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1948 Evans Brothers. Cover scan provided by Ash Rare Books.


After the storm, the weather seemed singularly peaceful. Most of the river craft had already chosen moorings for the night as the Buccaneer, once she had left the staithe, slipped down-river in the cool of the late afternoon on her way to her rendezvous with danger.

For that they were running into danger the three girls instinctively knew. There was a sense of excitement and expectation in the air, and all the magic of the eventide river could not lessen the tightening at Gillian's heart nor keep the glint out of Hilary's green eyes.

Best friends Gillian and Hilary come very close to having their hopes dashed when their fortnight's holiday among the Norfolk Broads is called off. The clever girls find a responsible parental surrogate in the shape of the slightly older Pam, who agrees to accompany them on the houseboat Buccaneer. As added support, Hilary's brother David and friend Roger will follow the girls' progress in a separate yacht, The Saucy Sandboy. And a wizard time is expected by all.

On the train to the Broads, however, the five adventurers encounter an uncouth gang of hooligans, only to spot them again passing in a motorboat once they're on the water. Curiosity grows when Pam notices the boat, its engine cut, maneuvering around the moored Buccaneer in the middle of the night. The group agrees that the spivs are up to no good (turkey smuggling?), but their surveillance does not go smoothly: first Hilary is kidnapped and locked in a shed, and later the unattended Buccaneer goes missing! The teens are not daunted, and between the quick-to-action boys and the resourceful Pam, the party and the boat are soon reunited. But what of the hooligans' night-time activities? The holidaymakers won't rest until they get to the bottom of the mystery.

Upon reviewing my first Mitchell children's story Caravan Creek, I wrote that I did not plan to review (or collect) the other children's books. Shortly thereafter I managed to obtain inexpensive reading copies of three more titles (totaling six to date) and decided to have a go at another of Mitchell's "adventure stories for girls." Like Creek, Holiday River is an agreeably slight tale of teen friends investigating light crime against a scenic backdrop of summertime English countryside. Though hardly groundbreaking, if (like me) the reader enjoys the propulsive plotting and steady prose of GM's adult mystery entries, then her teen literature might make enjoyable reading.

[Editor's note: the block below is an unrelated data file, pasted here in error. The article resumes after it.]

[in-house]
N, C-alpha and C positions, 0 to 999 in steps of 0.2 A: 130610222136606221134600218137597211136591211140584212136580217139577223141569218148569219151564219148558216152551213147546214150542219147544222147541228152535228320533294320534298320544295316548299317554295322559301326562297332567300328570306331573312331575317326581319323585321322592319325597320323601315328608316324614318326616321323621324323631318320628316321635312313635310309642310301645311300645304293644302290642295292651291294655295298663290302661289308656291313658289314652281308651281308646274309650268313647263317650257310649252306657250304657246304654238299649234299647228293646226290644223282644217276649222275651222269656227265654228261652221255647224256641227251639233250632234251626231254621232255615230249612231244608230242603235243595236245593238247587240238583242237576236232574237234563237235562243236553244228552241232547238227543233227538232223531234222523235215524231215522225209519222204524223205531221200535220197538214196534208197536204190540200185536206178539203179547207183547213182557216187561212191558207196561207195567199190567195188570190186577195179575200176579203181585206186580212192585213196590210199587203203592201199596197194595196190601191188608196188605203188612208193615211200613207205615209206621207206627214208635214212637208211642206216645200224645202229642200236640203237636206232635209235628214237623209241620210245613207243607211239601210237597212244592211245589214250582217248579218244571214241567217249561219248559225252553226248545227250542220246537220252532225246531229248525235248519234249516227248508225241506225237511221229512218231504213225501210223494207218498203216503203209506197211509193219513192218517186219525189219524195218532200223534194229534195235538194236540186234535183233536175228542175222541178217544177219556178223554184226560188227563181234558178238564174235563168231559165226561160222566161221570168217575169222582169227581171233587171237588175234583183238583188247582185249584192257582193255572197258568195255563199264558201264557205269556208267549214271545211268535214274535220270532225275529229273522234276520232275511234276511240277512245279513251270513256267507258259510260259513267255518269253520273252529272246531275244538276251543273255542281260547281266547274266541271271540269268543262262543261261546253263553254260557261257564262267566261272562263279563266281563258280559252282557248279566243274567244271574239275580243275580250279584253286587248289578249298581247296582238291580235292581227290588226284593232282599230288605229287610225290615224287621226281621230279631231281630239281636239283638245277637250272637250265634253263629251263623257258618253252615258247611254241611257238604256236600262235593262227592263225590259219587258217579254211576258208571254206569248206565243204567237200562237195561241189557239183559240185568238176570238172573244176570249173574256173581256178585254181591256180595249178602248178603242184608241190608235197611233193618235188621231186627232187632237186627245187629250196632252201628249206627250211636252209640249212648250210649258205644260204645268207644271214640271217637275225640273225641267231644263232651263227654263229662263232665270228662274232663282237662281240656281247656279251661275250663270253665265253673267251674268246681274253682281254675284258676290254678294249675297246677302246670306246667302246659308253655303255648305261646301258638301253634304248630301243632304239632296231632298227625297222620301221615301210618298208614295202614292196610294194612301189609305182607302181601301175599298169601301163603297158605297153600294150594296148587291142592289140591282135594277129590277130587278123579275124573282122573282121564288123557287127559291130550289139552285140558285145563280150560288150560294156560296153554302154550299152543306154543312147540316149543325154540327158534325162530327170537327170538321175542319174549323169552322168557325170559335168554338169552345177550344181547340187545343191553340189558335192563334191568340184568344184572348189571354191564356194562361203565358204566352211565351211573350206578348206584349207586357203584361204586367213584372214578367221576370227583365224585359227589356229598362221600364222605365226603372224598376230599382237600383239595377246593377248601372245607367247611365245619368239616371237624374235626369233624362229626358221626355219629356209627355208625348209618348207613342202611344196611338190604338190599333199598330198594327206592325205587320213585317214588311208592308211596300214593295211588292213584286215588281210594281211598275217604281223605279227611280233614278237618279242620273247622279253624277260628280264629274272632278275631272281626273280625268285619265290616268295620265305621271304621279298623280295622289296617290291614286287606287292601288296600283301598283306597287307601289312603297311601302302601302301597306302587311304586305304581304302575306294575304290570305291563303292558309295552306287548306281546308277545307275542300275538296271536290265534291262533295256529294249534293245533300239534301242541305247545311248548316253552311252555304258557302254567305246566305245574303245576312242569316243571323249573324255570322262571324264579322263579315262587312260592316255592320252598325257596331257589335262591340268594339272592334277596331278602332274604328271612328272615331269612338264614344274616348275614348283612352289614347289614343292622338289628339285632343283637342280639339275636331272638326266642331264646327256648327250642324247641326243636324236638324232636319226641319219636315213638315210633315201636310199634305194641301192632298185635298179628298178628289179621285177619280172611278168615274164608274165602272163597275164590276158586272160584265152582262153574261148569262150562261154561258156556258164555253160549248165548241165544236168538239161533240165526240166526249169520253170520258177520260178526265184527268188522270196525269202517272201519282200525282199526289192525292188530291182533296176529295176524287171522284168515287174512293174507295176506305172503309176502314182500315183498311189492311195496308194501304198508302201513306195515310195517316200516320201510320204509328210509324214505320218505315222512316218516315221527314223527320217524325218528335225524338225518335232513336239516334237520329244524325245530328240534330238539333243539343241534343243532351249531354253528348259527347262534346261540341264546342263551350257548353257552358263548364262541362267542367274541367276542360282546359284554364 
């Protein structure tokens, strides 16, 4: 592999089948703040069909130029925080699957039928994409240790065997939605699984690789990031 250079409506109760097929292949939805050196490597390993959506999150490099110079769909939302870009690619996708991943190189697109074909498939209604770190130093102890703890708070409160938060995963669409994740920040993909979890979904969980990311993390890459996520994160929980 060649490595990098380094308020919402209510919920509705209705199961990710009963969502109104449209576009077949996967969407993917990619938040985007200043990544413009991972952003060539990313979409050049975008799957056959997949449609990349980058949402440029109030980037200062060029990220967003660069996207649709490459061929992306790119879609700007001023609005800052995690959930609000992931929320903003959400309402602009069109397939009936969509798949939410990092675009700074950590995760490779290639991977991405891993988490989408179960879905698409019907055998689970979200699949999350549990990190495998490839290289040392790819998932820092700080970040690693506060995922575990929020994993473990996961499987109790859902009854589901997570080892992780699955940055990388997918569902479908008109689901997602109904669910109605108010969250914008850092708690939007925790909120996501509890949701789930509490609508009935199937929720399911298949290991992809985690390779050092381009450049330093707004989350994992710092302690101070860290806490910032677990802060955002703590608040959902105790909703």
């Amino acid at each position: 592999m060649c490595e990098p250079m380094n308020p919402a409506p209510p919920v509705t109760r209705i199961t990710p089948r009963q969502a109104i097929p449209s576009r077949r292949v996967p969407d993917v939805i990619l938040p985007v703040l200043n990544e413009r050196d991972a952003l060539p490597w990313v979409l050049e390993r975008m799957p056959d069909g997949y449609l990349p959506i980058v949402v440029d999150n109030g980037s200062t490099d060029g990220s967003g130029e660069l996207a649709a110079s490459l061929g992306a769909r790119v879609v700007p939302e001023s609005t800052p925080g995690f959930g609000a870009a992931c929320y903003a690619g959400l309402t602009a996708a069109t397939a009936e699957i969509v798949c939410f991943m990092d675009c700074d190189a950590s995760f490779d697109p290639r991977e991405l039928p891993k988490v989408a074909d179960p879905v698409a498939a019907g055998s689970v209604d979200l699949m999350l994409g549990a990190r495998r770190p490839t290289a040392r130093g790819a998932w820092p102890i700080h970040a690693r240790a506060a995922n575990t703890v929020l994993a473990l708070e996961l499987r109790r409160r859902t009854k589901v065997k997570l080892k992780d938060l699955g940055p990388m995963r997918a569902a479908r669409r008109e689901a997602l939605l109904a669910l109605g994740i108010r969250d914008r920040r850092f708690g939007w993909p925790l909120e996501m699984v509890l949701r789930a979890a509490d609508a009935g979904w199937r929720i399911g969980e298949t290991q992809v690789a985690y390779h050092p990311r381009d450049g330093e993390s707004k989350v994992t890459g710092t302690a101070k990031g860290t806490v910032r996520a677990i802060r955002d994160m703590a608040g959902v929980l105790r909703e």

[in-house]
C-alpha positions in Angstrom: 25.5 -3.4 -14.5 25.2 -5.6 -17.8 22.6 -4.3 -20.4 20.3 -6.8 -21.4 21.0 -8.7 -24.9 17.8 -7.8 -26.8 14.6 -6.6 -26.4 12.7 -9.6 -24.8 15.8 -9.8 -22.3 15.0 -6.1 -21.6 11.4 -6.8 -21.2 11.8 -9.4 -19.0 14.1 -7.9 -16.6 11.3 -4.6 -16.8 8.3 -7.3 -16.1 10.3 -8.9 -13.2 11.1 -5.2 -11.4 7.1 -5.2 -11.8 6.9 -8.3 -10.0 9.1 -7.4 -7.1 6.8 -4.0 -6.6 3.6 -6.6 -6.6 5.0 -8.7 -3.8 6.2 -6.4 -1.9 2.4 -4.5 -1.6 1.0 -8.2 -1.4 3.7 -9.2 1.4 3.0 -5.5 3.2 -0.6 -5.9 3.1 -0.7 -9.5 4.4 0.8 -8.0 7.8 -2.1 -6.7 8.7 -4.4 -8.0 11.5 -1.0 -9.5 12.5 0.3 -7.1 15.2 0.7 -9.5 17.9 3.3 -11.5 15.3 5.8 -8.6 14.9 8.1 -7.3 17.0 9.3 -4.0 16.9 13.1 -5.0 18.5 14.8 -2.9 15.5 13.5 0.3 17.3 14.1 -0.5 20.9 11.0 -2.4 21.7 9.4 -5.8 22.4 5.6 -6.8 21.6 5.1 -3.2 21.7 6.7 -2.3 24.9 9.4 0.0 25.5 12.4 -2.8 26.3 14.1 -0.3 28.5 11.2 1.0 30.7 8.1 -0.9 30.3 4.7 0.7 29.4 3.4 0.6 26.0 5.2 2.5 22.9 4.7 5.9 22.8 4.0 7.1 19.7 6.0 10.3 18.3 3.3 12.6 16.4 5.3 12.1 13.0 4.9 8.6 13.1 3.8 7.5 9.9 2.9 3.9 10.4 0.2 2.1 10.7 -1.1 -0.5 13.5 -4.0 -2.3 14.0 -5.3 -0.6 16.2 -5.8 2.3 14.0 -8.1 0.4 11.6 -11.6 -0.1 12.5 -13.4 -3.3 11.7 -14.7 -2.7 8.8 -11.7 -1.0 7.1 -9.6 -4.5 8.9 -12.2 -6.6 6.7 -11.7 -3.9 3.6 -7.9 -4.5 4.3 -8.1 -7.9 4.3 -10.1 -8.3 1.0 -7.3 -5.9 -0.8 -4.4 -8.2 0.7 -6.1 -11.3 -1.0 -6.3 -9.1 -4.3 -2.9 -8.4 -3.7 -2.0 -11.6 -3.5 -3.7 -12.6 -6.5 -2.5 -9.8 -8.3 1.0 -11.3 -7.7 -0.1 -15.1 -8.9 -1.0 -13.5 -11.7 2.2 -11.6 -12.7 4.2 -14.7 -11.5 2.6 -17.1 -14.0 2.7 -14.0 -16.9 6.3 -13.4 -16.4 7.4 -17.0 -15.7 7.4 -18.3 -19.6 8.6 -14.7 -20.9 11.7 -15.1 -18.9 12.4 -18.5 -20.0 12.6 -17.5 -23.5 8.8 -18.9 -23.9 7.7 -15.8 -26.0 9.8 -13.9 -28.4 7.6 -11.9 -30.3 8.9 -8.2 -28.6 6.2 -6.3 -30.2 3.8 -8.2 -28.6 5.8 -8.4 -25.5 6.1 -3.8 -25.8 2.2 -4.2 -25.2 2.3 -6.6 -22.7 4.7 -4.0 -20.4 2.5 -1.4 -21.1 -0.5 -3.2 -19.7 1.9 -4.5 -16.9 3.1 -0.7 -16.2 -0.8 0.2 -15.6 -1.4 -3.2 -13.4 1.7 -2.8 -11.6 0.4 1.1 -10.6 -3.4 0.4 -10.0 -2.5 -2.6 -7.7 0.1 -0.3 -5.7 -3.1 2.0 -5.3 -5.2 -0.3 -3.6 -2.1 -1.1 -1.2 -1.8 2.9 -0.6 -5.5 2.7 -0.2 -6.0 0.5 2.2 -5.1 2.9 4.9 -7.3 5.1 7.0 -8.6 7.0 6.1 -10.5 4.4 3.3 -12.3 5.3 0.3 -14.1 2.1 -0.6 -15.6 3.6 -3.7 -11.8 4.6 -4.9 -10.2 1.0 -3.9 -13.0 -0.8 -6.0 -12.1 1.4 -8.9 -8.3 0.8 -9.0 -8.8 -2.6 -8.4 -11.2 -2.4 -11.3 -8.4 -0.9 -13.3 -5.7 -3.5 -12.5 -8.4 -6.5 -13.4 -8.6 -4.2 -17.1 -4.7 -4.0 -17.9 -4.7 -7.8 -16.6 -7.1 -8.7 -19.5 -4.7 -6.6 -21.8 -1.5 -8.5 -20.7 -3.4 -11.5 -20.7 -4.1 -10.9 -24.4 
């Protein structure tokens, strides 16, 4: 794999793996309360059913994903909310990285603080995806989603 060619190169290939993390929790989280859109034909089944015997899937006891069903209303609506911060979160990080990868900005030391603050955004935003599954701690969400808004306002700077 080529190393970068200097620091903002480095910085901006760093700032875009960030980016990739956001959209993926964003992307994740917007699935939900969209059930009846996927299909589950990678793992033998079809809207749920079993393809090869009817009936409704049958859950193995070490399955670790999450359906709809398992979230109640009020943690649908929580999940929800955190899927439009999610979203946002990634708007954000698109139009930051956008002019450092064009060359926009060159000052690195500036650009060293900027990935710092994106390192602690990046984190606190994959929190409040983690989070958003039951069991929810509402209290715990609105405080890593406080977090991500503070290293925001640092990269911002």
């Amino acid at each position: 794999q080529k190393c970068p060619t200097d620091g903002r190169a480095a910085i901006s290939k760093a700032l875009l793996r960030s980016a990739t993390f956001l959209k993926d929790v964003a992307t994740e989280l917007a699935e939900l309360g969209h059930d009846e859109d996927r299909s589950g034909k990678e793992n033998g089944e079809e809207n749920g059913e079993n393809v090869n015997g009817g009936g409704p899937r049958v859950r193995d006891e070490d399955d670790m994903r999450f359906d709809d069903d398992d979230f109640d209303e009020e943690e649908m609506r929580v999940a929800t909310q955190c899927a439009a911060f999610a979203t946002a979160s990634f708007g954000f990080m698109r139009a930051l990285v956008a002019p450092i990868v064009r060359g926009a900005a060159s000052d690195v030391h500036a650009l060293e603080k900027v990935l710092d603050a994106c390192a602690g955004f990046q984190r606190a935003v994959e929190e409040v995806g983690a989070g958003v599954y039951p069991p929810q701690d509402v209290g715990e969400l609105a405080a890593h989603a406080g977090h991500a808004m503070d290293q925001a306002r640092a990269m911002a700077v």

Personally, I'm rather fond of the nostalgic innocence on display from such go-get-'em teen protagonists -- they're all frightfully eager to help each other out, and when they recover from their current fix (as they invariably do), they're quick to celebrate with thick bread and treacle and lashings of ginger beer. Mitchell provides her youthful heroes with healthy appetites, and nearly every chapter of Holiday River details the culinary leanings of the boys and girls. Trailing spivs, it appears, makes one hungry.

Gladys Mitchell's fondness for -- and familiarity with -- the Norfolk Broads is apparent throughout, and she does a commendable job conjuring up enough detail (of the watercraft, of the riverways) to paint a narrative picture without slowing down the sleek, simple pacing of the story. Each of the three girls is given her own distinct personality, though the criminal delinquents remain, in typical later-career Mitchell fashion, vague, off-stage, and indistinct. Holiday River is dedicated to a bonafide Gillian and Hilary duo (sharing the last name of Sheath), so it is understandable why the girls stay in the story's spotlight: schoolteacher Mitchell drew from real-life inspiration.

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